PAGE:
Croydon London Borough Council v Kalonga (2021) EWCA Civ 77
This is the Court of Appeal judgment of Croydon’s appeal from the High Court decision that we noted here. The issue was what was required for determination of a flexible tenancy during the fixed term and whether a forfeiture clause was required. The detailed factual background and the High Court’s findings are in the earlier post. Suffice it to say that Croydon had sought possession during the fixed term of a flexible tenancy by serving a notice seeking possession on grounds 1 and 2 Schedule 2 Housing Act 1985. In the possession claim, Croydon had served a reply to defence stating that it did not rely upon forfeiture as a ground of possession. The possession claim was dismissed in the High Court.
The issues for the Court of Appeal were:
i) the meaning of “a tenancy for a term certain but subject to termination by the landlord” in section 82(1)(b) of the 1985 Act. Section 82(1) reads:
82.(1) A secure tenancy which is either—
(a) a weekly or other periodic tenancy, or
(b) a tenancy for a term certain but subject to termination by the landlord,
cannot be brought to an end by the landlord except as mentioned in subsection (1A).
As the Court of Appeal decided, this went to the issue of whether a forfeiture clause was required, as “a periodic tenancy could only be brought to an end by obtaining an order for possession, while a fixed term tenancy could only be brought to an end by obtaining an order for termination pursuant to a forfeiture clause (whereupon a periodic tenancy would come into effect”, and subsection 82(1A)(a) – a possession order – did not apply. Rather 82(1A)(b) and 82(3) applied – thus:
(3) Where a secure tenancy is a tenancy for a term certain but with a provision for re-entry or forfeiture, the court shall not order possession of the dwelling-house in pursuance of that provision, but in a case where the court would have made such an order it shall instead make an order terminating the tenancy on a date specified in the order and section 86 (periodic tenancy arising on termination of fixed term) shall apply.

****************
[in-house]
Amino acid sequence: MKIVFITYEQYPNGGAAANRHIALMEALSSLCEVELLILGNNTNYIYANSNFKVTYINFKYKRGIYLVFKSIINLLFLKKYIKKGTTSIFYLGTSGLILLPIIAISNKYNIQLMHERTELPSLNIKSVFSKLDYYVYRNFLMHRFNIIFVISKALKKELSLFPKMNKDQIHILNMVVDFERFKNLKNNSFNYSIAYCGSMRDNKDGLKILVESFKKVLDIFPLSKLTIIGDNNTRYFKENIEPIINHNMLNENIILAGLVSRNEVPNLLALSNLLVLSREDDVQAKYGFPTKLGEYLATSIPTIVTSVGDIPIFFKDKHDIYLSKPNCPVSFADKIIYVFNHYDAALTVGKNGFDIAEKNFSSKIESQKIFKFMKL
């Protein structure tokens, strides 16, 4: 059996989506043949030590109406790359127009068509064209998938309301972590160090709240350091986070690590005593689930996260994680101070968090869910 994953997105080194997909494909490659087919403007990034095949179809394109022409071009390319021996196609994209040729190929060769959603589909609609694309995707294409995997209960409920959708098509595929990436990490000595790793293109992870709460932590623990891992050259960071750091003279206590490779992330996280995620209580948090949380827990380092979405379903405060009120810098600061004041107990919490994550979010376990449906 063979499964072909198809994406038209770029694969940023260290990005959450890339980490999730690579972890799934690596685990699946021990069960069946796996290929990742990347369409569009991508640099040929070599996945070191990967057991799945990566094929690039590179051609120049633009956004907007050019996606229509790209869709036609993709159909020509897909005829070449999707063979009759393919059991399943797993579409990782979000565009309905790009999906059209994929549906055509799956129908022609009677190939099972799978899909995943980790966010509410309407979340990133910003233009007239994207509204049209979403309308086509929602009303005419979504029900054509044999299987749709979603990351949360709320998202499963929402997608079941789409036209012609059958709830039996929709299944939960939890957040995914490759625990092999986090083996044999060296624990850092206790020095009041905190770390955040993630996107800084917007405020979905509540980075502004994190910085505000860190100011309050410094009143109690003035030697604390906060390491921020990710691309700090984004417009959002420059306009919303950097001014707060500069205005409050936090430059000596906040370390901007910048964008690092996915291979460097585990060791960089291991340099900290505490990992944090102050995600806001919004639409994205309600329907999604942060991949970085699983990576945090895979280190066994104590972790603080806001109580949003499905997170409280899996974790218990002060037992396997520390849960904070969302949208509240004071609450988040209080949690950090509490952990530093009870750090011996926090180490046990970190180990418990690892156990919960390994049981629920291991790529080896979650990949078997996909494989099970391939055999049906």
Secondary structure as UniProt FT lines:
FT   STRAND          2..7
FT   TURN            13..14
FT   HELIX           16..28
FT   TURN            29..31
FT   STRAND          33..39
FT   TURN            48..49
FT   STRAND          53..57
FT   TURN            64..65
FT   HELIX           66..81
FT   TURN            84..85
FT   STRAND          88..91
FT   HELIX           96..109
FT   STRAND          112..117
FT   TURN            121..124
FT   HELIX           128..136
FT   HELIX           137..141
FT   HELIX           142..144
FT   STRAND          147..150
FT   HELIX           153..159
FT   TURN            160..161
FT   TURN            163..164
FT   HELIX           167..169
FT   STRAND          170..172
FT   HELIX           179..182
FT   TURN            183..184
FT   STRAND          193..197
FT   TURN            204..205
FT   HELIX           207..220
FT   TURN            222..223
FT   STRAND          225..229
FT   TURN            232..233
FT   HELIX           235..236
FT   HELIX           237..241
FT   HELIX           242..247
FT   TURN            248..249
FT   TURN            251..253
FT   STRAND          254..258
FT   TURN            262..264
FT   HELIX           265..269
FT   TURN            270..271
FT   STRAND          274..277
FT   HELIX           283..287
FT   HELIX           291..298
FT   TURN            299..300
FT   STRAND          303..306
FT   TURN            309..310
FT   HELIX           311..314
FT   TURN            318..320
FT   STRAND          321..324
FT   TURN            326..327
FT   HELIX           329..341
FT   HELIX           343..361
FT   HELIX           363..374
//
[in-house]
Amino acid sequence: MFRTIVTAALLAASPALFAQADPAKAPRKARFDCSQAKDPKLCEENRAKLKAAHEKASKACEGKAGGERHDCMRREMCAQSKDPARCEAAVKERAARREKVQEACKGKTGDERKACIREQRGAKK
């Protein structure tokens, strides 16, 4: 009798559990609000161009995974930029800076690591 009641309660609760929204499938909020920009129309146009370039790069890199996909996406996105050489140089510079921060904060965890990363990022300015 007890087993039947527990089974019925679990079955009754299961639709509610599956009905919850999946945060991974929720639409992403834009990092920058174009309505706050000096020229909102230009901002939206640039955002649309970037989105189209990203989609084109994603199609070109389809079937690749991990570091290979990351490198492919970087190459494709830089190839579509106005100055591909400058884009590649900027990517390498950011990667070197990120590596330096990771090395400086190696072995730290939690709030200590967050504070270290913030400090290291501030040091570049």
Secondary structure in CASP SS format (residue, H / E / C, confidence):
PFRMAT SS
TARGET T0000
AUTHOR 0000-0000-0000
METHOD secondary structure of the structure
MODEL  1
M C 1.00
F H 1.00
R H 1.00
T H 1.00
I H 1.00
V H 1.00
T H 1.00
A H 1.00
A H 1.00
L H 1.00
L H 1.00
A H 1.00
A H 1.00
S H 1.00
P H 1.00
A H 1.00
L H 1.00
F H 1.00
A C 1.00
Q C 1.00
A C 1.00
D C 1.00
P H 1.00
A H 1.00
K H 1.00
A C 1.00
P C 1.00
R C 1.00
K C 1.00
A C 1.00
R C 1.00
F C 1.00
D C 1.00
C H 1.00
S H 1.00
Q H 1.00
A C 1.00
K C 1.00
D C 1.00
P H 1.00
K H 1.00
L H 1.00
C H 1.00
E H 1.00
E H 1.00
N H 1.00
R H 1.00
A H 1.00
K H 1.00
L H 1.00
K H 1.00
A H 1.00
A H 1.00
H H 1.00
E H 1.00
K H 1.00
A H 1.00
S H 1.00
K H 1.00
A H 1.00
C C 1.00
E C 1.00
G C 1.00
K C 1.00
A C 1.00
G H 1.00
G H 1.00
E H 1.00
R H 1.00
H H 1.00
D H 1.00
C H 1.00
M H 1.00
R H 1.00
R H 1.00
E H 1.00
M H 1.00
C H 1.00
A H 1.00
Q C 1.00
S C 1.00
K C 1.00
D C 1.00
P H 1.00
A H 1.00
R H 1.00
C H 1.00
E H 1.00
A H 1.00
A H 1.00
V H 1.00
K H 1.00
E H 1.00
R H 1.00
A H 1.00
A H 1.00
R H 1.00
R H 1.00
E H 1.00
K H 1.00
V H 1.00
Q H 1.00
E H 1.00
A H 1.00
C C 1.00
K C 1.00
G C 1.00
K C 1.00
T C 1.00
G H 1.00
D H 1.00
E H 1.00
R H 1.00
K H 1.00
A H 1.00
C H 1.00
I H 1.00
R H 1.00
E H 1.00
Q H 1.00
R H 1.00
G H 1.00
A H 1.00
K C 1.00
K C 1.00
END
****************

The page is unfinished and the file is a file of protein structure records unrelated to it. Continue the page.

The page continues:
So, a forfeiture clause was needed, because both a termination order by way of forfeiture and a possession order against the arising periodic tenancy were required.
ii) Was a s.146 notice required?
The Court of Appeal said yes.
Such a tenancy agreement can only be brought to an end by the route specified in section 82(1A)(b), that is to say, pursuant to section 82(3). Section 82(4) is clear that, where applicable, a notice under section 146 of the 1925 Act must be served. As counsel for the Tenant pointed out, there is nothing to stop a landlord from serving a notice under section 146 and a notice under section 83(1)(a) of the 1985 Act, and then bringing proceedings both for termination of the fixed term tenancy and possession against the periodic tenancy which will then arise.
iii) Did Croydon’s tenancy agreement contain a forfeiture clause?
The High Court had found that the tenancy agreement did not contain what could be a forfeiture clause. The Court of Appeal agreed:
It is common ground that a forfeiture clause must satisfy the test laid down by Fox LJ giving the judgment of the Court of Appeal in Clays Lane Housing Co-Operative Ltd v Patrick (1984) 17 HLR 188 at 193:
“… a right to determine a lease by a landlord is a right of forfeiture if (a) when exercised, it operates to bring the lease to an end earlier than it would ‘naturally’ terminate; and (b) it is exercisable in the event of some default by the tenant.
The reference to ‘natural’ termination in this definition means in the case of a lease for a fixed term, the contractual expiry date …”
The Landlord contends that at least clauses 3 and 10 of the Tenancy Agreement constitute forfeiture clauses. The judge did not accept this. As she concisely put it at (22): “the service of a notice seeking possession or the application to the court for a possession order is not the same thing as the exercise by a landlord of its right to determine the tenancy agreement before the end of the fixed term in the event of default by the tenant”.
Notwithstanding the arguments to the contrary advanced by counsel for the Landlord, I agree with this.
This has been going on for some time – we first noted the argument about forfeiture almost exactly seven years ago – but what this judgment means is as follows:
A flexible tenancy can only be ended during the fixed term by both a) terminating the fixed term by way of forfeiture, and b) a possession order on the periodic tenancy that then arises.
This can be done at the same time, by service of s.146 notice and NSP at the same time and by possession proceedings for both termination and possession.
But – crucially – forfeiture requires a forfeiture clause in the tenancy agreement. If that is missing, as here (and doubtless other council flexible tenancy agreements) then the tenancy cannot be ended during the fixed term.
We did always say flexible tenancies were a silly idea. And it is one that has likely rebounded on those few councils who adopted the idea with enthusiasm.